programas cribado cancer

Nota bibliográfica cribado miscelánea 2014-05

Lacruz AIG, Gorgemans S, Lacruz MG. Female Preventive Practices: Breast and Smear Tests. Health Policy (New York). 2014;(0). Available from: http://www.sciencedirect.com/science/article/pii/S0168851014001110. doi: http://dx.doi.org/10.1016/j.healthpol.2014.04.012.

Breast cancer and cervical cancer are the most common female cancers in Spain and in many developed countries. The main goal of this paper is to identify the determinants of individual decisions on breast screening and smear testing, that is to say, the decision to take a test for the first time and the decision to test with suitable regularity. To that end, we have combined analyses of micro and macro data (the Spanish National Health Survey and Spanish Regional Social Indicators) and employed multilevel estimation models. Among the main results, we highlight the fact that regional public screening programmes improve individual decisions on screening (more women testing for the first time and more women testing regularly) and, furthermore, they generate positive synergies; for example, regional public programmes for smear testing improve individual decisions on both cervical and breast cancer screening. In addition, we conclude that it is not only important to know if the numbers of women undergoing breast screening and smear testing are increasing, it is also important to know if they are testing regularly.

Escoffery C, Rodgers KC, Kegler MC, Haardörfer R, Howard DH, Liang S, et al. A systematic review of special events to promote breast , cervical and colorectal cancer screening in the United States. 2014;14:274. doi: 10.1186/1471-2458-14-274.

Conclusions: Special events found in the review varied and used evidence-based strategies. Screening data suggest that some special events can lead to increases in cancer screening, especially if they provide onsite screening services. However, there is insufficient evidence to demonstrate that special events are effective in increasing cancer screening. The heterogeneity of populations served, event activities, outcome variables assessed, and the reliance on self-report to measure screening limit conclusions. This study highlights the need for further research to determine the effectiveness of special events to increase cancer screening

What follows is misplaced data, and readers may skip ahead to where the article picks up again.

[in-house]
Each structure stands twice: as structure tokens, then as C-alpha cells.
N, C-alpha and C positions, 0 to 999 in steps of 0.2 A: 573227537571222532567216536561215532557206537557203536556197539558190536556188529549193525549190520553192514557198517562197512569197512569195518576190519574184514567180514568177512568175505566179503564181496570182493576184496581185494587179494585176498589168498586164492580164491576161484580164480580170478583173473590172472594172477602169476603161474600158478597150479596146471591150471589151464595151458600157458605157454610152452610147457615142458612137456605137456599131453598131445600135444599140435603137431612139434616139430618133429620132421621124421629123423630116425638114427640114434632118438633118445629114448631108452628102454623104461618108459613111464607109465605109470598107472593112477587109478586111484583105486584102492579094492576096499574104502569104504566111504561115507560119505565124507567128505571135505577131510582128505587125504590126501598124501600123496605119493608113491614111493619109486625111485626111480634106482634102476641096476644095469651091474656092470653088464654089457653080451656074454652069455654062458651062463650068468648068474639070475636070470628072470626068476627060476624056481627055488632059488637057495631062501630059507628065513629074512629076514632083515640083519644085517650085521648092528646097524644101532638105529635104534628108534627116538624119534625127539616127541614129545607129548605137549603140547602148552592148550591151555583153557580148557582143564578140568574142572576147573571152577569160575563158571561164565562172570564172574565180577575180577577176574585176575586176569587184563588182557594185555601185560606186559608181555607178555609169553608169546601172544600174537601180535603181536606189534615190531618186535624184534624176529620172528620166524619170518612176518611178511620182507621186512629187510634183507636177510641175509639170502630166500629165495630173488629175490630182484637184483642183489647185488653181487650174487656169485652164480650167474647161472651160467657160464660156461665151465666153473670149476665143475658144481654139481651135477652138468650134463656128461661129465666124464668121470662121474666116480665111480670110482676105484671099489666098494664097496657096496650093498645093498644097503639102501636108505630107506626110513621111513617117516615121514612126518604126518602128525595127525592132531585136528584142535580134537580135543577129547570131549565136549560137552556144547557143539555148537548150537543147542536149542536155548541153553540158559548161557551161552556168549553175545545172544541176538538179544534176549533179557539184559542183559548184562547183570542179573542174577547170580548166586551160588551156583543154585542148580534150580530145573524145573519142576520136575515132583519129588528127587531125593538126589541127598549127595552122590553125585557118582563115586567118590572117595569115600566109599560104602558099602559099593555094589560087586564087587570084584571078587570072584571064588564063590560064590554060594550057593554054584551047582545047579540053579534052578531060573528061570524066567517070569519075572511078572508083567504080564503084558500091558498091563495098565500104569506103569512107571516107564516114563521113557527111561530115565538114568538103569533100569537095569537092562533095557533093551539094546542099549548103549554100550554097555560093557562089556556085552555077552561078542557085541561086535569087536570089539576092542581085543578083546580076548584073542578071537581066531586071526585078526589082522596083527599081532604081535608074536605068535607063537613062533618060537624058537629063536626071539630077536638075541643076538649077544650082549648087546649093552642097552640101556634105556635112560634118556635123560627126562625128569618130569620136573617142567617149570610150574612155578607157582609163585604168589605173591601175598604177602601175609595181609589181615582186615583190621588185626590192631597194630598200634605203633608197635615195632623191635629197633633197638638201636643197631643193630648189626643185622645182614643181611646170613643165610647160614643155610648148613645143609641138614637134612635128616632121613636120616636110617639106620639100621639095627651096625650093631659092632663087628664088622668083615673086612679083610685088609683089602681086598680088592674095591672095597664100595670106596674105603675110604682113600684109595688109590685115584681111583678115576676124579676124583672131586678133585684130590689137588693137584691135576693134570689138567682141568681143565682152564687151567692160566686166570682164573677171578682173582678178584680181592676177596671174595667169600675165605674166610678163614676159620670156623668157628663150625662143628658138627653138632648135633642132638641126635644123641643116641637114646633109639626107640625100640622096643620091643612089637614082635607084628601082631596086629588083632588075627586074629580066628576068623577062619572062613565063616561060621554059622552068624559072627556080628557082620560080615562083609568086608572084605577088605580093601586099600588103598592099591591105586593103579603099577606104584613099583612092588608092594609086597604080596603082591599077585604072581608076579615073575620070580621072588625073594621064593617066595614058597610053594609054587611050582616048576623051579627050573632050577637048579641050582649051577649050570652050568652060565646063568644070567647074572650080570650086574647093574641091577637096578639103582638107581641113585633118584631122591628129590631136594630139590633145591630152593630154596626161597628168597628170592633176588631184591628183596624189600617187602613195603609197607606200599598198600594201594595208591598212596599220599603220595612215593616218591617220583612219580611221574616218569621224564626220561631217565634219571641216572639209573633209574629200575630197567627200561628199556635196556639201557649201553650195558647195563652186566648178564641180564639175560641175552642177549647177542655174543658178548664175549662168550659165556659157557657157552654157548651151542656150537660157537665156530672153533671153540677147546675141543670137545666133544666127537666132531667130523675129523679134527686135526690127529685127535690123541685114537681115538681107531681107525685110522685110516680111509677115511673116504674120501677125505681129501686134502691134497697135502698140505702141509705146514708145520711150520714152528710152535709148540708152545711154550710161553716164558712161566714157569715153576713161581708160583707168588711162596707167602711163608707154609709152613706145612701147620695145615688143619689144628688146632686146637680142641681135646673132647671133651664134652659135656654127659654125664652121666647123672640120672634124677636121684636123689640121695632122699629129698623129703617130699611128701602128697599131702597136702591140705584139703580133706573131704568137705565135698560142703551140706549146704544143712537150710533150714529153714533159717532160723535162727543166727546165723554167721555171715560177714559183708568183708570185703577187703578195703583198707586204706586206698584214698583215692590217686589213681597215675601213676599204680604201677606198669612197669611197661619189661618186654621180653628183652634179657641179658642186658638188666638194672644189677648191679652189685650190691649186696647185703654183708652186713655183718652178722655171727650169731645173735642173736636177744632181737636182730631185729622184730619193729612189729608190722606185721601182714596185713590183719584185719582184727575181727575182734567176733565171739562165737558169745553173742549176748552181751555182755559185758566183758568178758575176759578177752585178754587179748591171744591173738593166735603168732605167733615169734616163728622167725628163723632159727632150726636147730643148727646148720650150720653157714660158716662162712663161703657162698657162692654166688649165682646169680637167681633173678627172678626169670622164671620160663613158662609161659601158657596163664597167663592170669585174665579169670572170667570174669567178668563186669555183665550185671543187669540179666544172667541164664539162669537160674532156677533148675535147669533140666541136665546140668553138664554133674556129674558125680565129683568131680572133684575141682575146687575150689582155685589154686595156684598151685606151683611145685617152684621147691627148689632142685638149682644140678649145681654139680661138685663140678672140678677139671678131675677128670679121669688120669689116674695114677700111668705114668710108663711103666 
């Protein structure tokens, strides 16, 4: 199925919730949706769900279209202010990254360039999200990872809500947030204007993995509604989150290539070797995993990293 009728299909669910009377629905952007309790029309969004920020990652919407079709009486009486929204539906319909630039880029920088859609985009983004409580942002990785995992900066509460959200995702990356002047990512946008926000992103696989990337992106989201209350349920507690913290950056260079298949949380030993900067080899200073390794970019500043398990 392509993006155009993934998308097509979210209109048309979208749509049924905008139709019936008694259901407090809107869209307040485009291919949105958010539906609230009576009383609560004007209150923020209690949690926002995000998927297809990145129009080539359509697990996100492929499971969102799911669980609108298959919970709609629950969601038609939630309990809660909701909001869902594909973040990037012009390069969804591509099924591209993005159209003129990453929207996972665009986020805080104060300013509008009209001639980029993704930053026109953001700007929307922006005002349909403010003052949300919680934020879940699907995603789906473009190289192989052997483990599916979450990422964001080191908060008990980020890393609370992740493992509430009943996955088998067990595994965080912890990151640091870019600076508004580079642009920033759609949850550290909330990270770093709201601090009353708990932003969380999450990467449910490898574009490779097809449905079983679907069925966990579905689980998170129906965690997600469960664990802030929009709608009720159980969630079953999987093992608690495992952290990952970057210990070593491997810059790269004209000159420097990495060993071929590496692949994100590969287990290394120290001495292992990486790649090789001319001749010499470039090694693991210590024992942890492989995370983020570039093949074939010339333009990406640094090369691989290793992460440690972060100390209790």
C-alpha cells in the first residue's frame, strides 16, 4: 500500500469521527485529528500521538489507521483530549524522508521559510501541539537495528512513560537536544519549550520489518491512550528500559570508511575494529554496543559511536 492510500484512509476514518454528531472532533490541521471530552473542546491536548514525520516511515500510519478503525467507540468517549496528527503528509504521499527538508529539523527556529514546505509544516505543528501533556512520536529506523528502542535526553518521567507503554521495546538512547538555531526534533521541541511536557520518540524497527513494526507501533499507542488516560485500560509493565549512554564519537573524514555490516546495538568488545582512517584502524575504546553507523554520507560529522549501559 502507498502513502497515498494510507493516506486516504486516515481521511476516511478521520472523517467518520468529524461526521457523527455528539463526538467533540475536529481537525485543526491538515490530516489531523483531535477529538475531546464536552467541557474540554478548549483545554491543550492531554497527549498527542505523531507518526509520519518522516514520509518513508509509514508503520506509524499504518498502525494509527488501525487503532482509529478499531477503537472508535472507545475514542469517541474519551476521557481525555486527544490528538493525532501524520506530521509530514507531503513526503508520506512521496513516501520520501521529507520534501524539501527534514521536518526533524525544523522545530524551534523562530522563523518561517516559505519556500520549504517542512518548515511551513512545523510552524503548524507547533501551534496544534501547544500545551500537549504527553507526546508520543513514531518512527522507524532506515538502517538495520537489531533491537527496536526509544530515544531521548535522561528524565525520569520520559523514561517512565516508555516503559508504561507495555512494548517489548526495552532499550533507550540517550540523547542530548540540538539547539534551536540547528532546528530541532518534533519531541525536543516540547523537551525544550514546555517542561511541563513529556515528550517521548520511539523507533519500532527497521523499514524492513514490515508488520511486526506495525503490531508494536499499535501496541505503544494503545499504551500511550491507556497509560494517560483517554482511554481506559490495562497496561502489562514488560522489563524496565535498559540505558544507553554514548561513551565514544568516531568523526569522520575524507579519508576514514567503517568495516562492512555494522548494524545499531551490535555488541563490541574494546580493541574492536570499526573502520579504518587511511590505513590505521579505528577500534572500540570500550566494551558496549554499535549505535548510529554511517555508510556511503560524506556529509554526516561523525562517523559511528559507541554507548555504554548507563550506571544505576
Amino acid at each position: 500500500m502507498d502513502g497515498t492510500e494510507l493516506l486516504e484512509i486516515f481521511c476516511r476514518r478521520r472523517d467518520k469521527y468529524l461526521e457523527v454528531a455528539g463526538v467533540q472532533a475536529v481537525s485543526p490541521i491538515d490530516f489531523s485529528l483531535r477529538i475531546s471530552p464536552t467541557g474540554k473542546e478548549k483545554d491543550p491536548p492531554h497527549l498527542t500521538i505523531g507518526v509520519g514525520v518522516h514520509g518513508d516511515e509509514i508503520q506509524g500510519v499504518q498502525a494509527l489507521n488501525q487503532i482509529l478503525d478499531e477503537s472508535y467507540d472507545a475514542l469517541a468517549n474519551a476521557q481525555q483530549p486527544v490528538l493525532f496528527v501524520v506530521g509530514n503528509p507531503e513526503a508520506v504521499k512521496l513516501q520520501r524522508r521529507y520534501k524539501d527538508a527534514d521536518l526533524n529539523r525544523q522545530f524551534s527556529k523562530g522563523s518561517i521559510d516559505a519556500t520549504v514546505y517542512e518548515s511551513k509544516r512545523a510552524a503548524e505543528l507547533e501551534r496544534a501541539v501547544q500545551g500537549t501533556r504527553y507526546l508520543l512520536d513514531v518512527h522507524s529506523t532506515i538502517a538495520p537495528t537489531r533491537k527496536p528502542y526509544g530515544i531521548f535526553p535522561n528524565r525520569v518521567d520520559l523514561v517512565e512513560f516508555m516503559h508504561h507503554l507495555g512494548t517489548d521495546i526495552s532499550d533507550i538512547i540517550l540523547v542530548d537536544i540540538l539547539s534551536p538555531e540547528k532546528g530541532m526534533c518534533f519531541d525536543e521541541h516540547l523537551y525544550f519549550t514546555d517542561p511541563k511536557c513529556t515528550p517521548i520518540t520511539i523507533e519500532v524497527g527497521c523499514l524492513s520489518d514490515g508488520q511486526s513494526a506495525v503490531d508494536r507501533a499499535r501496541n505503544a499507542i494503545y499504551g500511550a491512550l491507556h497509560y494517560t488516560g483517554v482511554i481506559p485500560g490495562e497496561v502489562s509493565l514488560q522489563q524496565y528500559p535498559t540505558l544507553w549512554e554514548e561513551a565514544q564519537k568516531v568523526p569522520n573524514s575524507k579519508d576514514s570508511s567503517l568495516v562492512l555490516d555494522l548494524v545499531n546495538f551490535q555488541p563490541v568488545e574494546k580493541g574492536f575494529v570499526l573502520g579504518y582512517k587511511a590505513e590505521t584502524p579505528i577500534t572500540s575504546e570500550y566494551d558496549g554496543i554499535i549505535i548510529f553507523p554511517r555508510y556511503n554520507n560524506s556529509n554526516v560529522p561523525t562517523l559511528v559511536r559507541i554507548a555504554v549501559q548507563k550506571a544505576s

Zahl P-H, Jørgensen KJ, Gøtzsche PC. Lead-Time Models Should Not Be Used to Estimate Overdiagnosis in Cancer Screening.J Gen Intern Med. 2014; Available from: http://www.ncbi.nlm.nih.gov/pubmed/24590736. doi: 10.1007/s11606-014-2812-2. PMID: 24590736.

Lead-time can mean two different things: Clinical lead-time is the lead-time for clinically relevant tumors; that is, those that are not overdiagnosed. Model-based lead-time is a theoretical construct where the time when the tumor would have caused symptoms is not limited by the person’s death. It is the average time at which the diagnosis is brought forward for both clinically relevant and overdiagnosed cancers. When screening for breast cancer, clinical lead-time is about 1 year, while model-based lead-time varies from 2 to 7 years. There are two different methods to calculate overdiagnosis in cancer screening-the excess-incidence approach and the lead-time approach-that rely on two different lead-time definitions. Overdiagnosis when screening with mammography has varied from 0 to 75 %. We have explained that these differences are mainly caused by using different definitions and methods and not by variations in data. High levels of overdiagnosis of cancer have usually been explained by detection of many slow-growing tumors with long lead-times. This theory can be tested by studying if slow-growing tumors accumulate in the absence of screening, which they don't. Thus, it is likely that the natural history of many subclinical cancers is spontaneous regression.

Etzioni R, Gulati R. Oversimplifying Overdiagnosis [editorial]. J Gen Intern Med. 2014; Available from: http://link.springer.com/10.1007/s11606-014-2867-0.

In general, we agree with Zahl et al. that when disease can regress, application of lead-time models may represent a simplification of disease biology and may produce biased results, or at least results that are contingent on other inputs to the analysis. But this does not mean that the empirical excess-incidence approach, with all of its known deficiencies, should be used instead. In this endeavor to estimate the unobservable, we stand by a well-known quote attributed to Albert

Einstein: “Everything should be made as simple as possible, but not simpler.”

Sherman M. Screening for liver cancer: another piece of the puzzle? Hepatology. 2014;59(5):1673–5. Available from: http://www.ncbi.nlm.nih.gov/pubmed/24254319. doi: 10.1002/hep.26936. PMID: 24254319
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